Rotterdam 2016 Review: IL SOLENGO Speaks To The Heart Of Italian Culture

Contributing Writer; London
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Rotterdam 2016 Review: IL SOLENGO Speaks To The Heart Of Italian Culture
There is a side to Italian culture which, given the importance it has, receives far too little attention. Beyond the cop vs. mafia gun battles and the eccentric lives of Italian dilettantes, there lurks a mysterious, timeless figure: the contadino. Typically the contadino is a highly rustic, humble figure - a real sort of salt of the earth type - who carries with him a kind of earthly wisdom that earns him a very specific form of respect. He is the man who you follow into the under grove in search of delicious wild delights; he is the man you trust when he says he has a healthy supply of the best moonshine around.

These are the kinds of revered figures that Alessio Rigo de Righi and Matteo Zoppis have thankfully committed to film with Il Solengo, just as they sit on the cusp of potentially passing out of existence. Only the "solengo" in this particular film refers to a very particular kind of beast. Drawn from the laziale dialect that surrounds Rome and stemming from the word "solo" or "alone," this is the name given to solitary wild male boars. Except among a Pratolungo community about an hour outside of the capital, this is a word that is used to refer an almost legendary hermit that lives there - a man we might describe as a contadino in extremis.

This man isn't a myth, either. He's a real man who goes by the name Mario de Marcella, and this documentary is a very faithful account of his complex legacy. What follows is a series of unobtrusive discussions with many of the region's feisty male elders, and it feels almost a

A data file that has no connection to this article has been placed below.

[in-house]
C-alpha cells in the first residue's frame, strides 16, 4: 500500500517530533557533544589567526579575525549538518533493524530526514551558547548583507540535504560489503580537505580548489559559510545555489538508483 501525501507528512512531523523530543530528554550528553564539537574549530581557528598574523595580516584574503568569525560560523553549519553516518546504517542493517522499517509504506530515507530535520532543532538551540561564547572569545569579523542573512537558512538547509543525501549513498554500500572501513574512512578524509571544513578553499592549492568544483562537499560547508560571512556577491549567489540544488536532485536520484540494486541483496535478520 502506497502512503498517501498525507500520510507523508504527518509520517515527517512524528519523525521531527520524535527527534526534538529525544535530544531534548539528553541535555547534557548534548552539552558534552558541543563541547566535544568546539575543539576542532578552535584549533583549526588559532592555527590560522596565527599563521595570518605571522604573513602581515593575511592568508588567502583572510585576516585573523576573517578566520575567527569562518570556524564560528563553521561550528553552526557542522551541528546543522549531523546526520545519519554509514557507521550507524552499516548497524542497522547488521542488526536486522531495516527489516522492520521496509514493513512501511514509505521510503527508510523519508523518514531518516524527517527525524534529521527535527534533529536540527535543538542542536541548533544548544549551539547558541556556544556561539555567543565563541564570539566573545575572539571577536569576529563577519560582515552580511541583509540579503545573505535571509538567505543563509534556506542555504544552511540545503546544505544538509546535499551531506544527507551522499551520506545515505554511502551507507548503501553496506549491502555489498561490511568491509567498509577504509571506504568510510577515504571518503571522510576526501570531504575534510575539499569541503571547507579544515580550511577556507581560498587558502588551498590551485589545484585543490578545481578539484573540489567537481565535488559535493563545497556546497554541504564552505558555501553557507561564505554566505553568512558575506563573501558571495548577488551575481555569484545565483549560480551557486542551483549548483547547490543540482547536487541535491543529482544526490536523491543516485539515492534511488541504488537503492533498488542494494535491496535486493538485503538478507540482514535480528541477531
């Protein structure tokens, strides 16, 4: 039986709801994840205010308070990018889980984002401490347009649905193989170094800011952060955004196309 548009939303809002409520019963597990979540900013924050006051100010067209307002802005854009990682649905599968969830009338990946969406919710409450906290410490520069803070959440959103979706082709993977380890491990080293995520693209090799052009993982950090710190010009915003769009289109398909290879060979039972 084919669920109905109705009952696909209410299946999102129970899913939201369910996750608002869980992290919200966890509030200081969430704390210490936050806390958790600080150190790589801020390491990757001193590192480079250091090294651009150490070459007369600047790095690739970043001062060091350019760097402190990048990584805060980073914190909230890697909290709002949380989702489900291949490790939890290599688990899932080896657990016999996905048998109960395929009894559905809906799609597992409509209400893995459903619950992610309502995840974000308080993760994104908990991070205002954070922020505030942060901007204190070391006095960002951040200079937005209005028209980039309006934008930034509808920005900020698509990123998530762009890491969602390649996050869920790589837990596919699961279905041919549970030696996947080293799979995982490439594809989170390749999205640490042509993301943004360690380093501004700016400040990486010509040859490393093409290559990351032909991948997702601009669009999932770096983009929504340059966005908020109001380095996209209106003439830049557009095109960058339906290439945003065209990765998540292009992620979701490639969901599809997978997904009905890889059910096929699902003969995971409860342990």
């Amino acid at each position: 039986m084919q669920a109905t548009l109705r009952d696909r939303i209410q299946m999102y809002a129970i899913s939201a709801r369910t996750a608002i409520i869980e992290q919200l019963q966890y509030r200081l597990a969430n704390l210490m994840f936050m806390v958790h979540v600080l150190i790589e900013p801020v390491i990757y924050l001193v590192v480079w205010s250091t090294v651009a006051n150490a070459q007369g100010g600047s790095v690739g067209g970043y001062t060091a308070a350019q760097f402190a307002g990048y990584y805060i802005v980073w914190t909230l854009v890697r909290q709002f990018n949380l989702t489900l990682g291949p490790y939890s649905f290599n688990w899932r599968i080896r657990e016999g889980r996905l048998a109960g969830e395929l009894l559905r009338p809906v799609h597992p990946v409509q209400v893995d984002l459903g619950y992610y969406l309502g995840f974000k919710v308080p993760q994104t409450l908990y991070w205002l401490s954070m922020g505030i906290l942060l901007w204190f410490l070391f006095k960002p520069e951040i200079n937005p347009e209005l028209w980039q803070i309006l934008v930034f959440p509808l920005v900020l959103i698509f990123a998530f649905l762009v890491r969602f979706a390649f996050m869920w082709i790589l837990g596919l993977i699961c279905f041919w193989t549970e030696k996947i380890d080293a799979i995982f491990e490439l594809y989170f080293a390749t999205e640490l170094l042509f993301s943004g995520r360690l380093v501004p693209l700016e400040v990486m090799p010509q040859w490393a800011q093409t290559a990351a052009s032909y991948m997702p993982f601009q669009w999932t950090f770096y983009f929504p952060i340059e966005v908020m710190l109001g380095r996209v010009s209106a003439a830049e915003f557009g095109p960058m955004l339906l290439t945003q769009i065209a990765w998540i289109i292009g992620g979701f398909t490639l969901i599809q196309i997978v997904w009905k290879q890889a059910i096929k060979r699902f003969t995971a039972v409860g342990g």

like an entire community of wizened silver-backs has descended from the hills to discuss the behaviour of one of their errant sons. Though Mario isn't necessarily wayward, he's just different - somewhere between a recluse and a violent misanthrope. So understandably his unpredictable and atypical decision to live out in the scrub-lands of central Italy prompts some pretty mixed feelings in those around him.

And in some ways the same could be said for this documentary. Nestled among the Bright Futures programme at the 45th International Film Festival Rotterdam, this film behaves in a way you might also not expect, and it manages to evoke feelings in you that may well seem surprising. Incredibly, this film is very much a talking heads movie, but rather like Joshua Oppenheimer's exceptional recent release The Look of Silence it actually manages to be so much more than that. Both films really do make up part of a wave of projects that are redefining the way you can think about documentary and the otherworldly sensations they are able to give you.

Certainly this film is a slow burner, and it's no faster out of the starting blocks than its octogenarian cast would be in an egg and spoon race; so this may well be a film where it's worth downing a few espressos beforehand to get you feeling sufficiently Italian. But what Il Solengo lacks in physicality it more than makes up in atmosphere, and it is here that this film really excels. Every frame tends to be filled with the oh-so-distinctive paraphernalia of rustic Italian life, and the characters that the directors capture never seem to be far from a wholesome hearth that casts warmth into their seasoned anecdotes.